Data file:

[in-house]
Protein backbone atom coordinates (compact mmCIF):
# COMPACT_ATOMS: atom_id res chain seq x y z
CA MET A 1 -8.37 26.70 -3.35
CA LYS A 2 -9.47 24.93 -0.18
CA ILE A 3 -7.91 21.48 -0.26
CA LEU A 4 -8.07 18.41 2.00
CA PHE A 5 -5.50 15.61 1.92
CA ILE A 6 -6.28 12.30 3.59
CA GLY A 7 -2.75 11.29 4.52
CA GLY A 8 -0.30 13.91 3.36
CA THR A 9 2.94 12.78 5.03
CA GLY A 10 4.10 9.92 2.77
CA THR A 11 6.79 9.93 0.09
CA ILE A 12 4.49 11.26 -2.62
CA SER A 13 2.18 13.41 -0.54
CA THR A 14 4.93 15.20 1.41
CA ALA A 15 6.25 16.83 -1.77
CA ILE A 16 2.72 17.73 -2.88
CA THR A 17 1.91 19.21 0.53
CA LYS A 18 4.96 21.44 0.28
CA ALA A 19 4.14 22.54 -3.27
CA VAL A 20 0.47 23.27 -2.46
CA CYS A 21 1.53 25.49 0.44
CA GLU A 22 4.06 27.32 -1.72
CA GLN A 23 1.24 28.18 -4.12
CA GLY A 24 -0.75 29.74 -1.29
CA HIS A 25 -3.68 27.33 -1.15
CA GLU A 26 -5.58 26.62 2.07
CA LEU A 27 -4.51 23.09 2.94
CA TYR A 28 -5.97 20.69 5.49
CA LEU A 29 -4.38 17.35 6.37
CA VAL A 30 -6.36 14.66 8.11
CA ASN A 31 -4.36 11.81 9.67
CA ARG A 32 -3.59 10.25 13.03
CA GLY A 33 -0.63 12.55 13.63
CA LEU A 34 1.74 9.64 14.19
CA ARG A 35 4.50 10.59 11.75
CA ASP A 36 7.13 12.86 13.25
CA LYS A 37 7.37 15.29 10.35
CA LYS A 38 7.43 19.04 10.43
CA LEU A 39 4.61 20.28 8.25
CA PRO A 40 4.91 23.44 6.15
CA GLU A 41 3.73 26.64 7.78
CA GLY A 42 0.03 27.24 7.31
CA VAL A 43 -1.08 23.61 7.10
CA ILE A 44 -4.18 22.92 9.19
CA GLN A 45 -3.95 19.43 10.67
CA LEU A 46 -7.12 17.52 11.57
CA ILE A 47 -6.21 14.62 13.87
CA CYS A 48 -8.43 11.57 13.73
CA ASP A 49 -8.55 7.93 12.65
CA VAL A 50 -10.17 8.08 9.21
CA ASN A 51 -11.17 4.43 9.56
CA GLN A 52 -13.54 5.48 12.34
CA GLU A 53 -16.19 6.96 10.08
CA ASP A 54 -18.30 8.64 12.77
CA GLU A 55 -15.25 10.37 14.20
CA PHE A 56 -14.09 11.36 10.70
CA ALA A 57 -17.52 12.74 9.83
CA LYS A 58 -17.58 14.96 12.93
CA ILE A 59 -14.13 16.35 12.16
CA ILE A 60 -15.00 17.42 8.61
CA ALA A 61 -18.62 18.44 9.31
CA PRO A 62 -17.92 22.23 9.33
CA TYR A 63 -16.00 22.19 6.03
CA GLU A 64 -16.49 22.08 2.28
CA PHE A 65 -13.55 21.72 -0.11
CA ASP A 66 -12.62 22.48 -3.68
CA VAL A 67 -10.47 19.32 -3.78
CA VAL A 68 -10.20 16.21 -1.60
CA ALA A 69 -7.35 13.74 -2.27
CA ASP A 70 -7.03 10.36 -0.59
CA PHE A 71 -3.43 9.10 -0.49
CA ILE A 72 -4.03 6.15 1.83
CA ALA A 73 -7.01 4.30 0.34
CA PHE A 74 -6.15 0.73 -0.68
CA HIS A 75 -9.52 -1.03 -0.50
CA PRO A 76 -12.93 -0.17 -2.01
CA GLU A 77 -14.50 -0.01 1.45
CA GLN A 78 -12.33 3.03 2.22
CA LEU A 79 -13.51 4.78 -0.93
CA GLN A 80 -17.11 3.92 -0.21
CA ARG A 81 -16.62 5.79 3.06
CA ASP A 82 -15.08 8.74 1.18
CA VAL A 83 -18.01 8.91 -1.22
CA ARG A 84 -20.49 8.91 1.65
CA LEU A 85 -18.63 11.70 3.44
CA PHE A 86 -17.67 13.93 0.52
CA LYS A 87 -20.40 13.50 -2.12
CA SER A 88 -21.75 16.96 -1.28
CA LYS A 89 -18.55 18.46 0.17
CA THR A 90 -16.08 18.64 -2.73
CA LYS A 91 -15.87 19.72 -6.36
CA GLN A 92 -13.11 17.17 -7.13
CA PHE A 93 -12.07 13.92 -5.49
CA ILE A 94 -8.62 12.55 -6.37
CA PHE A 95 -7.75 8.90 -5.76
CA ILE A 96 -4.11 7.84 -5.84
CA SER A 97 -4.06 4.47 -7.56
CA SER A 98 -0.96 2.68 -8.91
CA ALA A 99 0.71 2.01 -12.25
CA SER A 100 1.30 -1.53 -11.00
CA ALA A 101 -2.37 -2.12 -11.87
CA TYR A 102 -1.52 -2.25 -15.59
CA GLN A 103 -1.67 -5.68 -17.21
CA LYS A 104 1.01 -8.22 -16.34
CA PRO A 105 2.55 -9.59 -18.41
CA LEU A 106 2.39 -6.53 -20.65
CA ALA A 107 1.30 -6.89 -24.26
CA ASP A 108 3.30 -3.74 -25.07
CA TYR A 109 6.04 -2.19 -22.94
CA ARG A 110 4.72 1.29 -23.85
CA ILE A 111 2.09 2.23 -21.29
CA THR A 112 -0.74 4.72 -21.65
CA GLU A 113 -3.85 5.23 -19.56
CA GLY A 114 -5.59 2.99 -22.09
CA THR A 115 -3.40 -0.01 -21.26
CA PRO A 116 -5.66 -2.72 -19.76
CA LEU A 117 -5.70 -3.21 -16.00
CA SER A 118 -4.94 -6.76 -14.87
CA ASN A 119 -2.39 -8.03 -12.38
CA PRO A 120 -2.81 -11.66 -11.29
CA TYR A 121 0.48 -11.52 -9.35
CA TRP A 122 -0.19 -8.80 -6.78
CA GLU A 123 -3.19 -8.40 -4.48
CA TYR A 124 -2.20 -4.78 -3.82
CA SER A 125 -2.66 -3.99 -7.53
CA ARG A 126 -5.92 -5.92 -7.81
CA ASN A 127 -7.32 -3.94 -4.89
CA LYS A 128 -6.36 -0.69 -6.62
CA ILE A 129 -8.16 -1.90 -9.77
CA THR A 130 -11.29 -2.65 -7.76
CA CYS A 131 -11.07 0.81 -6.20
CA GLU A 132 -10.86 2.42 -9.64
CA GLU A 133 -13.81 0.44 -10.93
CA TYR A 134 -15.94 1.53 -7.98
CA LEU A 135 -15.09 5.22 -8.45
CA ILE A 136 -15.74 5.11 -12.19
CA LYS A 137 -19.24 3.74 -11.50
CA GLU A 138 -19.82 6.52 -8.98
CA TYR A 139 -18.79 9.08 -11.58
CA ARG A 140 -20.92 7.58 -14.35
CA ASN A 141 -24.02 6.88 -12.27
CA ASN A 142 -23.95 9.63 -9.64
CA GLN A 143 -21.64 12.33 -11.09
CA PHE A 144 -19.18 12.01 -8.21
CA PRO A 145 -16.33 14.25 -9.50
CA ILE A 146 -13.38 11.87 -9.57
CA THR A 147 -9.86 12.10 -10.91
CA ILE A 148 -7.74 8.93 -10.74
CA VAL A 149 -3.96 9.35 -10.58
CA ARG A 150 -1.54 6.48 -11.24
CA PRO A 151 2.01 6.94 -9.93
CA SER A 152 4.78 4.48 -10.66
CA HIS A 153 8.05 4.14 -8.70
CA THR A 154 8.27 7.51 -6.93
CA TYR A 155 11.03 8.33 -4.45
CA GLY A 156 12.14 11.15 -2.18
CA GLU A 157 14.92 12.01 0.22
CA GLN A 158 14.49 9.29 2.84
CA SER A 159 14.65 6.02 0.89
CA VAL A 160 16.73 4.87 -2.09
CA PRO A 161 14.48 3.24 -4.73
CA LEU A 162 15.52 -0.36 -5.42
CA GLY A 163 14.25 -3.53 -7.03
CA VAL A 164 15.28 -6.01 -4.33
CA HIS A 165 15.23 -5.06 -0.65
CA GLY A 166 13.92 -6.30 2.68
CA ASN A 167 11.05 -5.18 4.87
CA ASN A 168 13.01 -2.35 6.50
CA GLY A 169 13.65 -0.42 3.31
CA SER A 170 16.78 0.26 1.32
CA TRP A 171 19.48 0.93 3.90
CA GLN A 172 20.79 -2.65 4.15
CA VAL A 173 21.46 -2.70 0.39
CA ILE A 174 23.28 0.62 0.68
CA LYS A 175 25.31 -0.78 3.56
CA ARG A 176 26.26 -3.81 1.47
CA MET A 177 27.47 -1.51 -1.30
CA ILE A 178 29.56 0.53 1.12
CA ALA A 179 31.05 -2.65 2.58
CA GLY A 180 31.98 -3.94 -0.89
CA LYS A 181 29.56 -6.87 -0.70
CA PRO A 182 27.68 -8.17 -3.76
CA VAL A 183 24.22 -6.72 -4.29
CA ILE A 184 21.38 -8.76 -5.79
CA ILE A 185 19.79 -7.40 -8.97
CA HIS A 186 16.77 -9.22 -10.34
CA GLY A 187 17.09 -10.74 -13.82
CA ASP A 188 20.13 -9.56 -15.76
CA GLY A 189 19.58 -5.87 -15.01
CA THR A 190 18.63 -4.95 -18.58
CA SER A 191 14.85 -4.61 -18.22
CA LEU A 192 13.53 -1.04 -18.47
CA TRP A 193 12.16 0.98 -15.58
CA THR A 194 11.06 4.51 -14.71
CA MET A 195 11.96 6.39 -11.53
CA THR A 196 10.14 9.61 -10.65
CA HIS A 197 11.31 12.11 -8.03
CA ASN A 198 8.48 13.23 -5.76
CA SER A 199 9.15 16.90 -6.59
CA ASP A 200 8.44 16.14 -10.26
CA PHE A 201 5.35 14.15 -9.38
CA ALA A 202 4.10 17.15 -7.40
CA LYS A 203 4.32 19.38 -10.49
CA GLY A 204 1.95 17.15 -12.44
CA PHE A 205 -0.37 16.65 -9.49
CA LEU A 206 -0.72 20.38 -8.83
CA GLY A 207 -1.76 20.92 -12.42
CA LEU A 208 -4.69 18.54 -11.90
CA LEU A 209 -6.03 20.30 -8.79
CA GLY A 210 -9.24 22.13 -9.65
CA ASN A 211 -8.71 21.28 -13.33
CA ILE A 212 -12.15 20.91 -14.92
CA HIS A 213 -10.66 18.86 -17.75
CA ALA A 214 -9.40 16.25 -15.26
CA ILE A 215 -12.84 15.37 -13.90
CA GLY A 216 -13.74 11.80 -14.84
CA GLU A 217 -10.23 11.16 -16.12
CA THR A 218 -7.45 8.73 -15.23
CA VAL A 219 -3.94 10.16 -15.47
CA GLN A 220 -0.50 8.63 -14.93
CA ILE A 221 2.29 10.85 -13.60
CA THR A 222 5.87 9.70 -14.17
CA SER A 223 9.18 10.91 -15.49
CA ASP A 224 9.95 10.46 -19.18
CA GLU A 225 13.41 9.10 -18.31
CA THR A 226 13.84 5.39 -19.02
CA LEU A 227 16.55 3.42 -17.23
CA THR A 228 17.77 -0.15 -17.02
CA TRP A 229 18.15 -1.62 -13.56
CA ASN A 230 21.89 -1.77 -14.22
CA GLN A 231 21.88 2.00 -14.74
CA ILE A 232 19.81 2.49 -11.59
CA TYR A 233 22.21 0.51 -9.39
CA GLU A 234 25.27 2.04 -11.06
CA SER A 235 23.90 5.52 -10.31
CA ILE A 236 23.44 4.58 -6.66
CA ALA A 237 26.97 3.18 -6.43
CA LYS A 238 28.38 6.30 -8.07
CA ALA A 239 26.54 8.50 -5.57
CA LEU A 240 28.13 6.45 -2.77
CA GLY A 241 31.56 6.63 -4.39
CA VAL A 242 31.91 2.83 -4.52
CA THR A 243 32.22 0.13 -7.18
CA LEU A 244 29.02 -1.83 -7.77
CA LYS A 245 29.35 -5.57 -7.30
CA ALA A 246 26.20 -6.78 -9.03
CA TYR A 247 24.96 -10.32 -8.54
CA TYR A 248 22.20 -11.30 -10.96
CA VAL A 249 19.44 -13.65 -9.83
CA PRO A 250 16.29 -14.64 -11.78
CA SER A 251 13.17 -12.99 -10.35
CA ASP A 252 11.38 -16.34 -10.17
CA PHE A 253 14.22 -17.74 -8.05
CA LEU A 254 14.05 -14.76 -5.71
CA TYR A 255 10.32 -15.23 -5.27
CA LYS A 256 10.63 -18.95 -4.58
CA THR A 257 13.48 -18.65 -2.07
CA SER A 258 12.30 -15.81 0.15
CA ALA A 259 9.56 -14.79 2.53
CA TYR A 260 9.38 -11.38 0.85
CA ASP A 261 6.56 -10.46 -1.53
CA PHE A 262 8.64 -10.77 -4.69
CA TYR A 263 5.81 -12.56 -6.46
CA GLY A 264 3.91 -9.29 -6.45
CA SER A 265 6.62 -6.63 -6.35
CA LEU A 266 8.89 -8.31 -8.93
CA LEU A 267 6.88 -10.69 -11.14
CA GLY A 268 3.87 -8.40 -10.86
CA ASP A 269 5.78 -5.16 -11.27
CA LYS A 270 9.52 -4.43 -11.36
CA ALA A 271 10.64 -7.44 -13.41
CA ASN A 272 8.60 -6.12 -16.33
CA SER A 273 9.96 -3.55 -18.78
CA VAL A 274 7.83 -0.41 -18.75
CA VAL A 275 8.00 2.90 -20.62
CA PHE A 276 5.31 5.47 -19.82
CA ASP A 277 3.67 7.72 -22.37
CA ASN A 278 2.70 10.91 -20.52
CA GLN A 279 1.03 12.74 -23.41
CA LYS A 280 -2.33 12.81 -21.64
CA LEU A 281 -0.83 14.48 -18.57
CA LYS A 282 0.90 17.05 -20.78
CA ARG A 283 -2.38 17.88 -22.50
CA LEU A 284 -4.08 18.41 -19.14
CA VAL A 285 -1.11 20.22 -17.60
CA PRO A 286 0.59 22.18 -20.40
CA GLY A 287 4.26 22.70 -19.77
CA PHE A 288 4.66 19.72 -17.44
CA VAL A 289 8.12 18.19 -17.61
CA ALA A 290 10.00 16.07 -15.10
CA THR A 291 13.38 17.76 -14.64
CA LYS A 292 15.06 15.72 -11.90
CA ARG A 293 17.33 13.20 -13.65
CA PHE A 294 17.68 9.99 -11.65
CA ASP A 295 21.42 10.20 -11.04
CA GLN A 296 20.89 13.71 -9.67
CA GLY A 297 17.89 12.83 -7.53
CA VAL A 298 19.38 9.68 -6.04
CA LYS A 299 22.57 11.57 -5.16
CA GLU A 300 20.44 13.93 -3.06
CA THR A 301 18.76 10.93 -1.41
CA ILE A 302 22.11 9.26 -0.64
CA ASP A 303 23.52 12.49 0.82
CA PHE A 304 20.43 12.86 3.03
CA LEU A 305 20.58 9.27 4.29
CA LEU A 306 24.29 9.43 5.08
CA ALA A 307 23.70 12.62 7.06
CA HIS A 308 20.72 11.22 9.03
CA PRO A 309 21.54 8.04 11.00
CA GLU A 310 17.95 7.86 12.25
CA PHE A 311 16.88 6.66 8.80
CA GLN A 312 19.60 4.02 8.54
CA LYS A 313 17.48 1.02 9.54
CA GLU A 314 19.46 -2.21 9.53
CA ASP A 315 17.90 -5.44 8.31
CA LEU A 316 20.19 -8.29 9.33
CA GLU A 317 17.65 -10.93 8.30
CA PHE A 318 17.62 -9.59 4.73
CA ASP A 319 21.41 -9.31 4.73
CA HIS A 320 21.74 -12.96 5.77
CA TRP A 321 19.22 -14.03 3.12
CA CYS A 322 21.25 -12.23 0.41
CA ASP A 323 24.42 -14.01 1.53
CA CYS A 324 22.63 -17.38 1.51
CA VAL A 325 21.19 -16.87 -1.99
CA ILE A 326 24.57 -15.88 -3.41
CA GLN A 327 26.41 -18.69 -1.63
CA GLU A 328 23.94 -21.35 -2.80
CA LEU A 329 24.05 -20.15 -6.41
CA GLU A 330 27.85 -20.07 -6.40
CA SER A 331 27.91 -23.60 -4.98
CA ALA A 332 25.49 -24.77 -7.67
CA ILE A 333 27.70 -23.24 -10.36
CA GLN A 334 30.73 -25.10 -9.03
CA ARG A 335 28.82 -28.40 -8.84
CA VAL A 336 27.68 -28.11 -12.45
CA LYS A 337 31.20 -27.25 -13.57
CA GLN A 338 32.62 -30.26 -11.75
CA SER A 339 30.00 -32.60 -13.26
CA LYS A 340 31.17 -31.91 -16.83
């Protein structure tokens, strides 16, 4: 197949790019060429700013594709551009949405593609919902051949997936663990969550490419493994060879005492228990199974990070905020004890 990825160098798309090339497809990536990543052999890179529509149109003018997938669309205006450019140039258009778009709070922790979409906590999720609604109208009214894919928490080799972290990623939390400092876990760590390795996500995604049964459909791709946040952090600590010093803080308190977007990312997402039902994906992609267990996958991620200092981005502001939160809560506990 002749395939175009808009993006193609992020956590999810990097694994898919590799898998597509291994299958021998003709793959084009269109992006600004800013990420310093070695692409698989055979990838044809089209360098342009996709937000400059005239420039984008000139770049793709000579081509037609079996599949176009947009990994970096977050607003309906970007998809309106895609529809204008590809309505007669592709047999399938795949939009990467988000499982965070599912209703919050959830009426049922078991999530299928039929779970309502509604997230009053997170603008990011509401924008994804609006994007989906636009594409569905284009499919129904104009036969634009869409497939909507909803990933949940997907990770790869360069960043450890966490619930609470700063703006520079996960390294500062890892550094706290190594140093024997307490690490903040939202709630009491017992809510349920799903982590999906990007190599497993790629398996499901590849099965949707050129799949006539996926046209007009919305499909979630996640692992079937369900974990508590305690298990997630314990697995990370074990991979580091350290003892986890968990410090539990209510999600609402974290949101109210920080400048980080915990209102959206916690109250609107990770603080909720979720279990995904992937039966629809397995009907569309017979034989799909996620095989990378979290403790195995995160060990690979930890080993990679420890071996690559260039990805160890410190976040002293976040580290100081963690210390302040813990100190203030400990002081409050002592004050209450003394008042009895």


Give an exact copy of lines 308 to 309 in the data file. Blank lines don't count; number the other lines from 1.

CA LEU A 305 20.58 9.27 4.29
CA LEU A 306 24.29 9.43 5.08